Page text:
Monte Verde

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-41.5, -73.2
Date range max:
18,500 Bp
Date range min:
14,500 Bp

Monte Verde is an archaeological site in the Llanquihue Province in southern Chile, located near Puerto Montt, Southern Chile, which has been dated to as early as 18,500 cal BP (16,500 BC). Previously, the widely accepted date for early occupation at Monte Verde was about 14,500 years cal BP. This dating added to the evidence showing that the human settlement of the Americas pre-dates the Clovis culture by roughly 1,000 years (or 5,000 years if the 18,500 BP dates are confirmed). This contradicts the previously accepted "Clovis first" model which holds that settlement of the Americas began after 13,500 cal BP. The Monte Verde findings were initially dismissed by most of the scientific community, but the evidence then became more accepted in archaeological circles.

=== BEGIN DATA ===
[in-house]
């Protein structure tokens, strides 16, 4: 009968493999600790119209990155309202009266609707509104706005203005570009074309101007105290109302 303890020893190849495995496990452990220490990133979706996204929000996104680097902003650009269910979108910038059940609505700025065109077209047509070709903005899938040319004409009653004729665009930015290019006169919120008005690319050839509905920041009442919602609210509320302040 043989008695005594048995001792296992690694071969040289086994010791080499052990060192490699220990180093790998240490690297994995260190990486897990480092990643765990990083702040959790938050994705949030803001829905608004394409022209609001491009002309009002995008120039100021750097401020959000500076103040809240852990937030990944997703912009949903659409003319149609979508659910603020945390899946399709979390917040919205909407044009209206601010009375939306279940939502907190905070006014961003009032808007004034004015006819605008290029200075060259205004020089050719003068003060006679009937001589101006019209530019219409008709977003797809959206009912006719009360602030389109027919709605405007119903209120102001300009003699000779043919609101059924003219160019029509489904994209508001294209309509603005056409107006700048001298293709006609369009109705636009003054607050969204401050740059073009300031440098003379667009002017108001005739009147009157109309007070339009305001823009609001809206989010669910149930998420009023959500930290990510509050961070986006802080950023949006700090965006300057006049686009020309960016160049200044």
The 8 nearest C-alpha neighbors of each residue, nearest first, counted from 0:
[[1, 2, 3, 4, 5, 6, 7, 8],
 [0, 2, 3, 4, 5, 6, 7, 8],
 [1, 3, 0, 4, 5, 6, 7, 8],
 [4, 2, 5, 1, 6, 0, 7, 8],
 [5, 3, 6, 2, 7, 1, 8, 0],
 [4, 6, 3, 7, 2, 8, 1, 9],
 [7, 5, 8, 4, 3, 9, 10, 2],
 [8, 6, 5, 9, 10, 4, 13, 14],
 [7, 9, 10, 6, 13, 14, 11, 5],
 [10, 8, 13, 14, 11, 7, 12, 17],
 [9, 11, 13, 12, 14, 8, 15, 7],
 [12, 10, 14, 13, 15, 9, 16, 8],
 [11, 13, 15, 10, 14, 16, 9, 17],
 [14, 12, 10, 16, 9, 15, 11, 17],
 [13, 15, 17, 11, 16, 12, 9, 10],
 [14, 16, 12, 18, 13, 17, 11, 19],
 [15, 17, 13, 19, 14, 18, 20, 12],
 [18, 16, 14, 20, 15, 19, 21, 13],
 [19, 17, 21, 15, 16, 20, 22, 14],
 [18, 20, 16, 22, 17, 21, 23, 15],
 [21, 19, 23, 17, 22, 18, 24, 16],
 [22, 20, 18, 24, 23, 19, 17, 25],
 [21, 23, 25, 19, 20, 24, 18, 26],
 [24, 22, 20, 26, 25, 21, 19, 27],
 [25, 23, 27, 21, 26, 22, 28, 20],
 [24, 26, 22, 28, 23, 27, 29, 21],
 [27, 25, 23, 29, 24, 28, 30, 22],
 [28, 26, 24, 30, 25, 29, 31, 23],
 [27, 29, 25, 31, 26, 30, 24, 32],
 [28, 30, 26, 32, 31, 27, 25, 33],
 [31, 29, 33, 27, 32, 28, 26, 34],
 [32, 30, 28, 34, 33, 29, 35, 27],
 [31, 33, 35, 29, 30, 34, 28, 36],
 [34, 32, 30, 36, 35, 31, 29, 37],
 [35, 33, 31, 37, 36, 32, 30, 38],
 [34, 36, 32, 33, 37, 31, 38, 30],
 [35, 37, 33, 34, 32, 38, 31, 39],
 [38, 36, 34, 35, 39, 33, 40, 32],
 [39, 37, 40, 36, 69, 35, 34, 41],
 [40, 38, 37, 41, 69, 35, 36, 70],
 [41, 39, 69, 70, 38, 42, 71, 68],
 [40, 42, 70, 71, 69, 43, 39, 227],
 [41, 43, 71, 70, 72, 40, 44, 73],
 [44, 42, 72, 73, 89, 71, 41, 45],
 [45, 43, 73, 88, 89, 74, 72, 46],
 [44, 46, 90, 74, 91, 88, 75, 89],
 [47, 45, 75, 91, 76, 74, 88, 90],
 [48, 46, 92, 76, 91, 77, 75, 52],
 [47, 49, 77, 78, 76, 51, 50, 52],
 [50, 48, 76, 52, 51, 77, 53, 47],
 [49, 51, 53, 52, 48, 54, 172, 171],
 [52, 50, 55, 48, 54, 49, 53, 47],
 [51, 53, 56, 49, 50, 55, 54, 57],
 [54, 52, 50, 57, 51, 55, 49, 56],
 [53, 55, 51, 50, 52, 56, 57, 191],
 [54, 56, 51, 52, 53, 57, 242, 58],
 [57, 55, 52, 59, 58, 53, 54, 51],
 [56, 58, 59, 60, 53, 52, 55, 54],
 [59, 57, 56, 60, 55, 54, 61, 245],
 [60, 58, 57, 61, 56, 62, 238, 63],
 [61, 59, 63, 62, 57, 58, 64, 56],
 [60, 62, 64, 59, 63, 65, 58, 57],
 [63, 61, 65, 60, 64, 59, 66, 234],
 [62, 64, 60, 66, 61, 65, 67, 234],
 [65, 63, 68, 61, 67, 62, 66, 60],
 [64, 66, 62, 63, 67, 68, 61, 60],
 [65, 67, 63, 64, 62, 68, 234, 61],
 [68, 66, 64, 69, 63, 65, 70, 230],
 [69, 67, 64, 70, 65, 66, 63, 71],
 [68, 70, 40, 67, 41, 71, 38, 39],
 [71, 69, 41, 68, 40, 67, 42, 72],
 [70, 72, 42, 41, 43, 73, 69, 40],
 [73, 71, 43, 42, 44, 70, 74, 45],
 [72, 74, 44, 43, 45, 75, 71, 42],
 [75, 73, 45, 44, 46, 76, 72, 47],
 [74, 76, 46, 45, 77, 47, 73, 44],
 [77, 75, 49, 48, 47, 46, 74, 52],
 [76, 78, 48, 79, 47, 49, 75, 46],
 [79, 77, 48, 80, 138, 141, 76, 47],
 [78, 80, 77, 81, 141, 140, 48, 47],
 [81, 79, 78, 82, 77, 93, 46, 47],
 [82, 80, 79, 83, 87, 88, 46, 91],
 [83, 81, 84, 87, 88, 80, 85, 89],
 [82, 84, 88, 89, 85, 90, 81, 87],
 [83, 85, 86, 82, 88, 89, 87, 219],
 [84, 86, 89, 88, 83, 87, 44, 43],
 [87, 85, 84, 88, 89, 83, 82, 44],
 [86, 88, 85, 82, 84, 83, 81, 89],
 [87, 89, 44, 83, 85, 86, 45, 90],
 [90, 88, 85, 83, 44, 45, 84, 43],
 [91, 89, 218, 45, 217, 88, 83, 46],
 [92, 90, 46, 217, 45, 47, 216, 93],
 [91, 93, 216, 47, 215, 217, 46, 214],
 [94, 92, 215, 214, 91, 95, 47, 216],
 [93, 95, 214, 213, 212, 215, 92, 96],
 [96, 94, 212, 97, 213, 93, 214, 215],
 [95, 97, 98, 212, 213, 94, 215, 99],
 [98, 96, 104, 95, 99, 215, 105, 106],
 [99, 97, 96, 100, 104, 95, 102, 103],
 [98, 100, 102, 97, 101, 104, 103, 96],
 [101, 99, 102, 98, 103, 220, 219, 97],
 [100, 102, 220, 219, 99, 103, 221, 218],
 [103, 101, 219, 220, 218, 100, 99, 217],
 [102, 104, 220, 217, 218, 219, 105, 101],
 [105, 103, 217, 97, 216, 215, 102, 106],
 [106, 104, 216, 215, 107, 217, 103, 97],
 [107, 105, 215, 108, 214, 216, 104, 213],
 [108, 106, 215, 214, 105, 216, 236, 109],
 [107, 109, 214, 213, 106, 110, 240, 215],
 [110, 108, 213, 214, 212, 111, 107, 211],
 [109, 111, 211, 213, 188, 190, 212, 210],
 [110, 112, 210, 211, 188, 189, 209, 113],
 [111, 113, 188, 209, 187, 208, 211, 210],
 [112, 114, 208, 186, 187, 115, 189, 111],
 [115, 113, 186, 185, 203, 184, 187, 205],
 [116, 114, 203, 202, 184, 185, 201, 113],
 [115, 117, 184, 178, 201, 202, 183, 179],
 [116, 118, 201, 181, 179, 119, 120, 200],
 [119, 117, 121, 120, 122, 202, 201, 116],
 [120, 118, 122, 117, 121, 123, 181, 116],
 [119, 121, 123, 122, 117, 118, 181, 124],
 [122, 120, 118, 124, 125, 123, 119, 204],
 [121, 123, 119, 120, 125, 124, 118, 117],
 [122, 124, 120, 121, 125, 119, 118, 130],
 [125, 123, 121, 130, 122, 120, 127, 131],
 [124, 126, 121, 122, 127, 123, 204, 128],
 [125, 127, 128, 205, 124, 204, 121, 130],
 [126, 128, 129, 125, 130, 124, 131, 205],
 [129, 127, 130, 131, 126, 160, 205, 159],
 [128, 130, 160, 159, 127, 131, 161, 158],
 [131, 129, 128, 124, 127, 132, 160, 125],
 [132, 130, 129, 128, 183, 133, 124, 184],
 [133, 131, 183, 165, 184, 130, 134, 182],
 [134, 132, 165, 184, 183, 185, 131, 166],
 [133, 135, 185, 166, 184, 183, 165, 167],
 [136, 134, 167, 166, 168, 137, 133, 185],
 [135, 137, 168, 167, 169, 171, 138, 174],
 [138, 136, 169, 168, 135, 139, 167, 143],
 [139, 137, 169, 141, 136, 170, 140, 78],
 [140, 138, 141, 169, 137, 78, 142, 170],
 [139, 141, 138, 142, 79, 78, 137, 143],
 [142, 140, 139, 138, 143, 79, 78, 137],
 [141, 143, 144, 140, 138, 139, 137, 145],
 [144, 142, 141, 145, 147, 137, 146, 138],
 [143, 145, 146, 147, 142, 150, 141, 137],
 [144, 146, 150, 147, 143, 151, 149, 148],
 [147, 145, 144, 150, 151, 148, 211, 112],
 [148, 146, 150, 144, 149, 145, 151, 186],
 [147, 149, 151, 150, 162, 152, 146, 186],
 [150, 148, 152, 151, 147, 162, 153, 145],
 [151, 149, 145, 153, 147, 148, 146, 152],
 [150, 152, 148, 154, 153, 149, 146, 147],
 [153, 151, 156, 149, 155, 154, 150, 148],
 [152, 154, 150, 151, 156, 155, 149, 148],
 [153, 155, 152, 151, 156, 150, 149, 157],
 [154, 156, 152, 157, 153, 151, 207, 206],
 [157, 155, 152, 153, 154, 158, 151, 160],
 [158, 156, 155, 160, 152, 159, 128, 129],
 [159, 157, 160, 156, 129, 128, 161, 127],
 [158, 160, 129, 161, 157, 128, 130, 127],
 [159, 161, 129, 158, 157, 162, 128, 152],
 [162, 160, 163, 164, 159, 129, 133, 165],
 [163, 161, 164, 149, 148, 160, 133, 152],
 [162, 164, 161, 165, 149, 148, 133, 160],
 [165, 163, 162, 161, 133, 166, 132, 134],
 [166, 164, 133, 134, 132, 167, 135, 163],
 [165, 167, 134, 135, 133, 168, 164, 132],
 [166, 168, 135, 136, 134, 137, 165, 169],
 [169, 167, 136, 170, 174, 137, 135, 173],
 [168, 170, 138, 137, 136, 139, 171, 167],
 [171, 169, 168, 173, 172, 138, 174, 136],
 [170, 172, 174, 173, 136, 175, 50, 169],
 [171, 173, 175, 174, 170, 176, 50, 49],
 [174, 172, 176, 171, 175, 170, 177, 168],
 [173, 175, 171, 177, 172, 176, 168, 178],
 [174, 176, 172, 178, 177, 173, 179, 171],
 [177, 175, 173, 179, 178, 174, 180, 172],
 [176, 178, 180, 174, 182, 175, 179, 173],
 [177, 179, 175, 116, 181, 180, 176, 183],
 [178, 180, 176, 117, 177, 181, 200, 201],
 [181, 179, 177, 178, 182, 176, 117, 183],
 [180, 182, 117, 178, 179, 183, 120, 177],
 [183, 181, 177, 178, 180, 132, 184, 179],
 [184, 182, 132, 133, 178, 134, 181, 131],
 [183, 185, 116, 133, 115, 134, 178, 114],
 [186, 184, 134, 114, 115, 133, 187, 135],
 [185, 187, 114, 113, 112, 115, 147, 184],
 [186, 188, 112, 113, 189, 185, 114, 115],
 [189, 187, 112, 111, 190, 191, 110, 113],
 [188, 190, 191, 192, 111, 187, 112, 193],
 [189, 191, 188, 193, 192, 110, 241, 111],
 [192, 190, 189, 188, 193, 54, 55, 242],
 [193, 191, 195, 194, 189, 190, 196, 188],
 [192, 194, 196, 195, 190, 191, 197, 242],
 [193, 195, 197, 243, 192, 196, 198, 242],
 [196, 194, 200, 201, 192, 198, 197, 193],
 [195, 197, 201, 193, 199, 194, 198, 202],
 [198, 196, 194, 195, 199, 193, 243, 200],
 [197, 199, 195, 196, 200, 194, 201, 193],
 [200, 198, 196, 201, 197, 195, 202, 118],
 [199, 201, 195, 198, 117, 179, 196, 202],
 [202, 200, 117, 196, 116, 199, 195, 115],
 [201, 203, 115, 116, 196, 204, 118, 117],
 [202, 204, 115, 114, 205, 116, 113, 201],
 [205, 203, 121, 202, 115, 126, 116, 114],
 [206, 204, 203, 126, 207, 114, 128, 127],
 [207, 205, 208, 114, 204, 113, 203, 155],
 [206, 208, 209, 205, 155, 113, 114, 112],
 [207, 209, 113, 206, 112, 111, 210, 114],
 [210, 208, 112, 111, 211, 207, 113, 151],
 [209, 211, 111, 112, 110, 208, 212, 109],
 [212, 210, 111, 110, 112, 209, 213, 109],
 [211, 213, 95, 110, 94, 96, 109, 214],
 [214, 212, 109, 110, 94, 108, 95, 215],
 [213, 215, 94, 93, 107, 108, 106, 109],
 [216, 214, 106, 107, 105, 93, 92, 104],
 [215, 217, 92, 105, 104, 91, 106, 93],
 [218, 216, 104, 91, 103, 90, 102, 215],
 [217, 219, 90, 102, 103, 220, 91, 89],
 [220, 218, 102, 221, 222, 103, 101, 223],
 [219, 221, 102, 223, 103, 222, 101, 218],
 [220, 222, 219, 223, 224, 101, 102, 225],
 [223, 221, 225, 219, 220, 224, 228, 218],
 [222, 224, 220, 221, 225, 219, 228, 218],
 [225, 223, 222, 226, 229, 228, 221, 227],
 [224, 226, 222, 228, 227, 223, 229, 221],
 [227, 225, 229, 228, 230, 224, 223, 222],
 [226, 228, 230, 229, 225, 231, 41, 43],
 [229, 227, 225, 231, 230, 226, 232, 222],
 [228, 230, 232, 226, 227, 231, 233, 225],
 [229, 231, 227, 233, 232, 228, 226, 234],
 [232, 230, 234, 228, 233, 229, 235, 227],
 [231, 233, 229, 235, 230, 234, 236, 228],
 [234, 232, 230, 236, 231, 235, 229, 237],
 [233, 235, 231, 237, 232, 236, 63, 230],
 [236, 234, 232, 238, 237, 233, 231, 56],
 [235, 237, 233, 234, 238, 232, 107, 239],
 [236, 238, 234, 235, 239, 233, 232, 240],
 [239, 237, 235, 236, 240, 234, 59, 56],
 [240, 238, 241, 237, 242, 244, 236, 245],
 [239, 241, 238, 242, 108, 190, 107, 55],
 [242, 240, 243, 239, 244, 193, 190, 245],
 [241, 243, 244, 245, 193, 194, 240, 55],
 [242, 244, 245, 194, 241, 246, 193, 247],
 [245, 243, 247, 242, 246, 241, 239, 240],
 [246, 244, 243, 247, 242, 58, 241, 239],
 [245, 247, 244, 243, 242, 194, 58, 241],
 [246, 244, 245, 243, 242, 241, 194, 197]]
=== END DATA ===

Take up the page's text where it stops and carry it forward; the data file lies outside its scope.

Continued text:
Paleoecological evidence of the coastal landscape's ability to sustain human life further supports a "coastal migration" model. Dating of rock surfaces and animal bones suggests the coastal corridor was deglaciated and became habitable after 17,000 years BP. Although testing coastal migration theories can be difficult due to sea level rise since the last glacial maximum, archaeologists are increasingly willing to accept the possibility that the initial settlement of the Americas occurred via coastlines.